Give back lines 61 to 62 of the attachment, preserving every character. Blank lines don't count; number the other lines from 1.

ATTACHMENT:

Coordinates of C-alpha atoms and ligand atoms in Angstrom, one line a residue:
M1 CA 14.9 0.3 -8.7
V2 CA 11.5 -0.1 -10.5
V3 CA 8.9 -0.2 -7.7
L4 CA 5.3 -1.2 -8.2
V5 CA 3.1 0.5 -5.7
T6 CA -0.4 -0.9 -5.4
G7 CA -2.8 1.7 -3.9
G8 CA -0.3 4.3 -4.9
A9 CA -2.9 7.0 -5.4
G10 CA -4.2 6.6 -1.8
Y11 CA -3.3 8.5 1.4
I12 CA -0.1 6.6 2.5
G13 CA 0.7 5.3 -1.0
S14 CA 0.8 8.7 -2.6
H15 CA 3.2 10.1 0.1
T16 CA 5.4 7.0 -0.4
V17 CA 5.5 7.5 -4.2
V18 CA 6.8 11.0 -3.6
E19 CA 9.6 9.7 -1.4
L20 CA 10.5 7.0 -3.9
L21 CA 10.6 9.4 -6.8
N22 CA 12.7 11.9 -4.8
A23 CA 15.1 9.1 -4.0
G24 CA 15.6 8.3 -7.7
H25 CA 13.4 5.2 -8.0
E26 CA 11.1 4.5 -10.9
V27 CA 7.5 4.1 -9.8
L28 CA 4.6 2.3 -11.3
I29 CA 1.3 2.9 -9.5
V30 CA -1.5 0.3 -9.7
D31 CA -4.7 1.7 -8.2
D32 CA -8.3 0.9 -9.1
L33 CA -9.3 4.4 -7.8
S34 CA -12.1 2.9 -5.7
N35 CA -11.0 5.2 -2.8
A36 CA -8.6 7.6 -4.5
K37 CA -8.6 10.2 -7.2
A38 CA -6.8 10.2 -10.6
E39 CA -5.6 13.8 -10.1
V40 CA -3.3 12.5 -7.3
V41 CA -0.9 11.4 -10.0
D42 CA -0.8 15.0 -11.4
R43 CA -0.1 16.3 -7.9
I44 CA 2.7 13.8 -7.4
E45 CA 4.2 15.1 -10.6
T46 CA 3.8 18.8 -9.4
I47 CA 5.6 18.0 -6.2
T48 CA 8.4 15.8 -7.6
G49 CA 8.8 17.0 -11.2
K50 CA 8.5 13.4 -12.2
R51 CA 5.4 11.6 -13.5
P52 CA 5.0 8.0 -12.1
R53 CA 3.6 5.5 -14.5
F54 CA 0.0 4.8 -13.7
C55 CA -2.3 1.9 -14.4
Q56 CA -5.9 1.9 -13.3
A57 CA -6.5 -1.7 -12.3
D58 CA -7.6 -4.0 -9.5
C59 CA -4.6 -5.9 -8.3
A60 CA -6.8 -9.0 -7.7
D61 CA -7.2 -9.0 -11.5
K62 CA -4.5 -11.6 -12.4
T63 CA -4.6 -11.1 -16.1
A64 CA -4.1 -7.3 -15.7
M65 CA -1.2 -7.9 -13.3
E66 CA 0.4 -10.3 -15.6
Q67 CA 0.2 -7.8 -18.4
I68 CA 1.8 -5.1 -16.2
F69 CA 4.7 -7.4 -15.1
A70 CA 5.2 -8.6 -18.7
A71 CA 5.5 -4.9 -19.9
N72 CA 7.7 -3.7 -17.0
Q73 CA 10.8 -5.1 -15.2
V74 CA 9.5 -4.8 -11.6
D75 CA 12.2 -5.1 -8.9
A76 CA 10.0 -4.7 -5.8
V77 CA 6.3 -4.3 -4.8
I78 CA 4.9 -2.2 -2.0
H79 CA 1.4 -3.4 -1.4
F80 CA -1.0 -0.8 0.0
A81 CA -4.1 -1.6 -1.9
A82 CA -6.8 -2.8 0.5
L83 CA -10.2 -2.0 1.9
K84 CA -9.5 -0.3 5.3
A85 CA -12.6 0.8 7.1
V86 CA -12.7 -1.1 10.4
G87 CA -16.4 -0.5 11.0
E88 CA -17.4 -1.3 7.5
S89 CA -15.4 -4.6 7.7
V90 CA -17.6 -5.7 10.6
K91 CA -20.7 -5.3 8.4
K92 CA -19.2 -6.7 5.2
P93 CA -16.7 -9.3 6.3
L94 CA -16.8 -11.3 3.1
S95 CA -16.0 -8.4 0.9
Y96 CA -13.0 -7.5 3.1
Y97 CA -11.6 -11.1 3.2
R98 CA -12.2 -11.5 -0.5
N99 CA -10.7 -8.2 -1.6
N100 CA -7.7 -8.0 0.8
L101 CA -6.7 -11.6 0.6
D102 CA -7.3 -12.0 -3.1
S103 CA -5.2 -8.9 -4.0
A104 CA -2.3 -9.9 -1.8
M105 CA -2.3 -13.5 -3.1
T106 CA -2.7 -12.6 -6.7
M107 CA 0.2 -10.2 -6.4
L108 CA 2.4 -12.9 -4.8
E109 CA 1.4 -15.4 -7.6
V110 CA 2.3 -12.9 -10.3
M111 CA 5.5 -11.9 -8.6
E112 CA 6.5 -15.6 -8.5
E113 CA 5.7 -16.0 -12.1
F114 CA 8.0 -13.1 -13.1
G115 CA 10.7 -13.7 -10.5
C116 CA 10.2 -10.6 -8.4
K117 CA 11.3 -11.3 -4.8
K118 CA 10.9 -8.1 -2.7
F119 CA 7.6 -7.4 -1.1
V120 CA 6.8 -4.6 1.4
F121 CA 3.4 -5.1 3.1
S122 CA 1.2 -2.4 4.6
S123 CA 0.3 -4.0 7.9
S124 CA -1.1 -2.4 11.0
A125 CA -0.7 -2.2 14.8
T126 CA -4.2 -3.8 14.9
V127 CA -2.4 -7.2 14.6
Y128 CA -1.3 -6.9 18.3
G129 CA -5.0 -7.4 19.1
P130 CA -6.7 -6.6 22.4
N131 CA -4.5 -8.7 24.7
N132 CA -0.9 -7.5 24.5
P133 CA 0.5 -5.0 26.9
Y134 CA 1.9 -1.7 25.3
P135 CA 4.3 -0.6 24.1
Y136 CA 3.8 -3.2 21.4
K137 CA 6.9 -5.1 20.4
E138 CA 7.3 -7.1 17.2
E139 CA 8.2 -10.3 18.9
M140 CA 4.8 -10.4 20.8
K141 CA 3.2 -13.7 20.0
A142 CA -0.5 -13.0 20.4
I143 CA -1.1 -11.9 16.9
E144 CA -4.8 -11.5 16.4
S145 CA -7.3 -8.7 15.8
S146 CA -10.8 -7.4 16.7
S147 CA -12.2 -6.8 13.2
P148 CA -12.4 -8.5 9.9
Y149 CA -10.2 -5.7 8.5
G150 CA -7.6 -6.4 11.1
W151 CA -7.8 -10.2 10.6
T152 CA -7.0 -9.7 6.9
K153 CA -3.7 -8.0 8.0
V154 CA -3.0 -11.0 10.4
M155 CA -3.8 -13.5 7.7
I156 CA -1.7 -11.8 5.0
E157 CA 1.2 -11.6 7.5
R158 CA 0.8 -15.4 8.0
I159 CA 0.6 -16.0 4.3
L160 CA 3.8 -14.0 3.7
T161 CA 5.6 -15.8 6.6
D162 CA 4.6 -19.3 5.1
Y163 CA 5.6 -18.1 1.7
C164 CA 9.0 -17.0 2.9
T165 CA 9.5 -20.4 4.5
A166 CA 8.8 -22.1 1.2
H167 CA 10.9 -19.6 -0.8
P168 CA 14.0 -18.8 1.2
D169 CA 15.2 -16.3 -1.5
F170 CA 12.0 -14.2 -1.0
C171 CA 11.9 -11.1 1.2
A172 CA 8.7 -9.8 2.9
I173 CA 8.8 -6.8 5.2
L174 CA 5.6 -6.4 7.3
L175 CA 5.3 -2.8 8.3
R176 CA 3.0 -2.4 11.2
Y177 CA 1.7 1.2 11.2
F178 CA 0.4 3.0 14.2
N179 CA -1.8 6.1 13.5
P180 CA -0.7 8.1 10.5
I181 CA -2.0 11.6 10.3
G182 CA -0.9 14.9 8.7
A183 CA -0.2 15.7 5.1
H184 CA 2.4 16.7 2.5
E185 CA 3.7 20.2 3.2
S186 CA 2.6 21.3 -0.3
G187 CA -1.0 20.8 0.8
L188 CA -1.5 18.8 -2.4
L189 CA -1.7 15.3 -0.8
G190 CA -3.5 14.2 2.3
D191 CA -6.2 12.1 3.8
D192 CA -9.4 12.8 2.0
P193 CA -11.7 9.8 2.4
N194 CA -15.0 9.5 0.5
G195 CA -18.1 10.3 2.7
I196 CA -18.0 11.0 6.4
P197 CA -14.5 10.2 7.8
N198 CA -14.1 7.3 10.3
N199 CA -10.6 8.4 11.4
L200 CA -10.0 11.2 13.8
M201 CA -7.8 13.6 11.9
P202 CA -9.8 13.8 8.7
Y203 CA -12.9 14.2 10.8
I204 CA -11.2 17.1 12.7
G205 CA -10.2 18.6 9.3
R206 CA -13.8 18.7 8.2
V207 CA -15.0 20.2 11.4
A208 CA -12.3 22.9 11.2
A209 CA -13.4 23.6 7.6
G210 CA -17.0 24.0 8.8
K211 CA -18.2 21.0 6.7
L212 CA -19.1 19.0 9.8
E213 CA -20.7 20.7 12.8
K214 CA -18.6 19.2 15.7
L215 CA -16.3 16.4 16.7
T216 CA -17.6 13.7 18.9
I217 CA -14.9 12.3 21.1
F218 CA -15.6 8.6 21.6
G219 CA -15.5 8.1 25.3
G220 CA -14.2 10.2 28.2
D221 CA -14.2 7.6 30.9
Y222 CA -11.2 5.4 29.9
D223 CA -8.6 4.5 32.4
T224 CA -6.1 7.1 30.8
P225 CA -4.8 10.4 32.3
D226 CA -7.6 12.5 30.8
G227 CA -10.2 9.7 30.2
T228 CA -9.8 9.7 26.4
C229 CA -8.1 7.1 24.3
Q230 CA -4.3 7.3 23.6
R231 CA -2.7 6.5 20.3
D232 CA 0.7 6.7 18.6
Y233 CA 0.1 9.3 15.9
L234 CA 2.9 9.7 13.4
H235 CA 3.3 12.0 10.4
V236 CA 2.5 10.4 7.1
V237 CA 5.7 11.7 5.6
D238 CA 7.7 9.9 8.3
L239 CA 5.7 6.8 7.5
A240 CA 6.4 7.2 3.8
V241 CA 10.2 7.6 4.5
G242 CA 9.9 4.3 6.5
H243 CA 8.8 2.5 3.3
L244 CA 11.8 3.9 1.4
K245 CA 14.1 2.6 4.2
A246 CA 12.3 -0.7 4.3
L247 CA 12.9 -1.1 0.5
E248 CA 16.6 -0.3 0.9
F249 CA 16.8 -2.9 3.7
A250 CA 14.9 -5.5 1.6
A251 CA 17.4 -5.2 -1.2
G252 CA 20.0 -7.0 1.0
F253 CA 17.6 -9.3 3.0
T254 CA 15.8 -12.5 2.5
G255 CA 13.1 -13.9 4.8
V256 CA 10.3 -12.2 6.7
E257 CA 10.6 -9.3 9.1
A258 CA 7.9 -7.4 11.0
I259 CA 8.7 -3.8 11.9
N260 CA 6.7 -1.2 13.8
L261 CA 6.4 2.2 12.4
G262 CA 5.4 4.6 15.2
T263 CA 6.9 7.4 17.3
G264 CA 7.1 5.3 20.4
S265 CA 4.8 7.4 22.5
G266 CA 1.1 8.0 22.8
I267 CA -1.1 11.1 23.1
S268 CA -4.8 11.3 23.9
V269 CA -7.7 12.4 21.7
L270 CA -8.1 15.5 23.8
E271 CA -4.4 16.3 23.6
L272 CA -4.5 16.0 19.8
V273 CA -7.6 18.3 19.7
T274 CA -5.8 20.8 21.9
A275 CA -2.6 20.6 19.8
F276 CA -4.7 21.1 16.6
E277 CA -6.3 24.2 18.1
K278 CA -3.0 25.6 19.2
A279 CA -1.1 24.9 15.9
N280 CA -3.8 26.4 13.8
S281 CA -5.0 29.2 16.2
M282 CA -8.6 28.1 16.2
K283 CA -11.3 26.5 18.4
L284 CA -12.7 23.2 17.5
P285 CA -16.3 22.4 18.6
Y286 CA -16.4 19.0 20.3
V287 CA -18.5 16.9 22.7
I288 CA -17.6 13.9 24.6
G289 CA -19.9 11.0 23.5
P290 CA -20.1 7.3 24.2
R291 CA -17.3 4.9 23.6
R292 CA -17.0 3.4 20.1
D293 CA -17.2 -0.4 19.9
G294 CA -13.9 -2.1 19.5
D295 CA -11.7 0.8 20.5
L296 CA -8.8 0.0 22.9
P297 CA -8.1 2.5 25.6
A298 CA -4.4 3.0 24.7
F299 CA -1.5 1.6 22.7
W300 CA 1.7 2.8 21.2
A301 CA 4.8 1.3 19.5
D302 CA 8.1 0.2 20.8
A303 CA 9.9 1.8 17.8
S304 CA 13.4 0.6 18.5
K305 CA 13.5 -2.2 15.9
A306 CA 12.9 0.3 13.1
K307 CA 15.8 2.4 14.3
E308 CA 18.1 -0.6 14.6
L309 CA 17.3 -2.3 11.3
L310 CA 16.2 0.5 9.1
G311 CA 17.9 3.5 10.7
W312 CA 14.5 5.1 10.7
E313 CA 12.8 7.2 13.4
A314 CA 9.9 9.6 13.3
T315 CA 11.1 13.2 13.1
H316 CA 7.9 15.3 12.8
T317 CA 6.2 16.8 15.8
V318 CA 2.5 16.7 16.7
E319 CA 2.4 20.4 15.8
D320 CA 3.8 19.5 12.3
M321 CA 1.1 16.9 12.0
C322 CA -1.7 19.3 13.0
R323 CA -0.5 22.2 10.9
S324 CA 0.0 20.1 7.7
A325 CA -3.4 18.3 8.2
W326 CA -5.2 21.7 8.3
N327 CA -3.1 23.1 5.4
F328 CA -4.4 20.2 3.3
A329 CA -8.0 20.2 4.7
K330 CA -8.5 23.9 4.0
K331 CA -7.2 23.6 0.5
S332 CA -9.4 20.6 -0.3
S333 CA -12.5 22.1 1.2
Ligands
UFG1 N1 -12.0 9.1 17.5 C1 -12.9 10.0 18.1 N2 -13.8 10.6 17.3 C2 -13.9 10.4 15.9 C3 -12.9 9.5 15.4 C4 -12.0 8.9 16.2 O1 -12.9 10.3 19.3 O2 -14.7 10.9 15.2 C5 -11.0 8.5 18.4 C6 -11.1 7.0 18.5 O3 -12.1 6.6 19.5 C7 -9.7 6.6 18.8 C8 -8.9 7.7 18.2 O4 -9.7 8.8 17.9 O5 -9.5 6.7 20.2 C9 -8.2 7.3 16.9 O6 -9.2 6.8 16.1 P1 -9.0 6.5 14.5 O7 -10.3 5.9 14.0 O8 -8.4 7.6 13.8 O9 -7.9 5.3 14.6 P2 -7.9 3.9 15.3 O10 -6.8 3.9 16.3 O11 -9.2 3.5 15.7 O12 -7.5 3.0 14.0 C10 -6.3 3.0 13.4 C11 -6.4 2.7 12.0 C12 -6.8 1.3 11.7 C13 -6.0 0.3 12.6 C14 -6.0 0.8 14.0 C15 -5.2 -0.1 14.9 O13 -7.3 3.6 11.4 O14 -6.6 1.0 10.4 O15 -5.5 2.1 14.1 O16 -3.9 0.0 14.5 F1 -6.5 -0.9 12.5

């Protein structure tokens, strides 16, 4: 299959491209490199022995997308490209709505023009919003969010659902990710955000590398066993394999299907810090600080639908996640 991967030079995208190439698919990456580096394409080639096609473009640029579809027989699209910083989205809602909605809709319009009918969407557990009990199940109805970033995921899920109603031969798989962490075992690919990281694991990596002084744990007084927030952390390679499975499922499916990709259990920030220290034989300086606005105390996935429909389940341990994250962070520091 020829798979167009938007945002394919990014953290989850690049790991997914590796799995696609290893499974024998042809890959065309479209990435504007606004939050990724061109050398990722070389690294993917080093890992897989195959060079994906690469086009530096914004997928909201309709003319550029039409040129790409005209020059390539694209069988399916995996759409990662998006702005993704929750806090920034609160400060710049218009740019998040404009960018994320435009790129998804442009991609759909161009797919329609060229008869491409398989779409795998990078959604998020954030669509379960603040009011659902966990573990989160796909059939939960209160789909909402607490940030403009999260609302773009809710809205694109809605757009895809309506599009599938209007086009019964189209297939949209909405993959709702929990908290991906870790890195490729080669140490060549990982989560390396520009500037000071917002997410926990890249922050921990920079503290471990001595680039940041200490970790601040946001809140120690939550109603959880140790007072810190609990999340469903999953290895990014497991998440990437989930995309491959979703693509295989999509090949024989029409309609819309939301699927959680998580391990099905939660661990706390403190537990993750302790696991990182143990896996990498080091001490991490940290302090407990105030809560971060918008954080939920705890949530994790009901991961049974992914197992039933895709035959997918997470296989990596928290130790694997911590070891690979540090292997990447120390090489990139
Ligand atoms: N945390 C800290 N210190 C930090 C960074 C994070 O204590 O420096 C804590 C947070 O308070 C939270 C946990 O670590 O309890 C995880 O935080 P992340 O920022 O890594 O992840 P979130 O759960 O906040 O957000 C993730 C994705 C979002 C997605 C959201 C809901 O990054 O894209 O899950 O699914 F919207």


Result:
A60 CA -6.8 -9.0 -7.7
D61 CA -7.2 -9.0 -11.5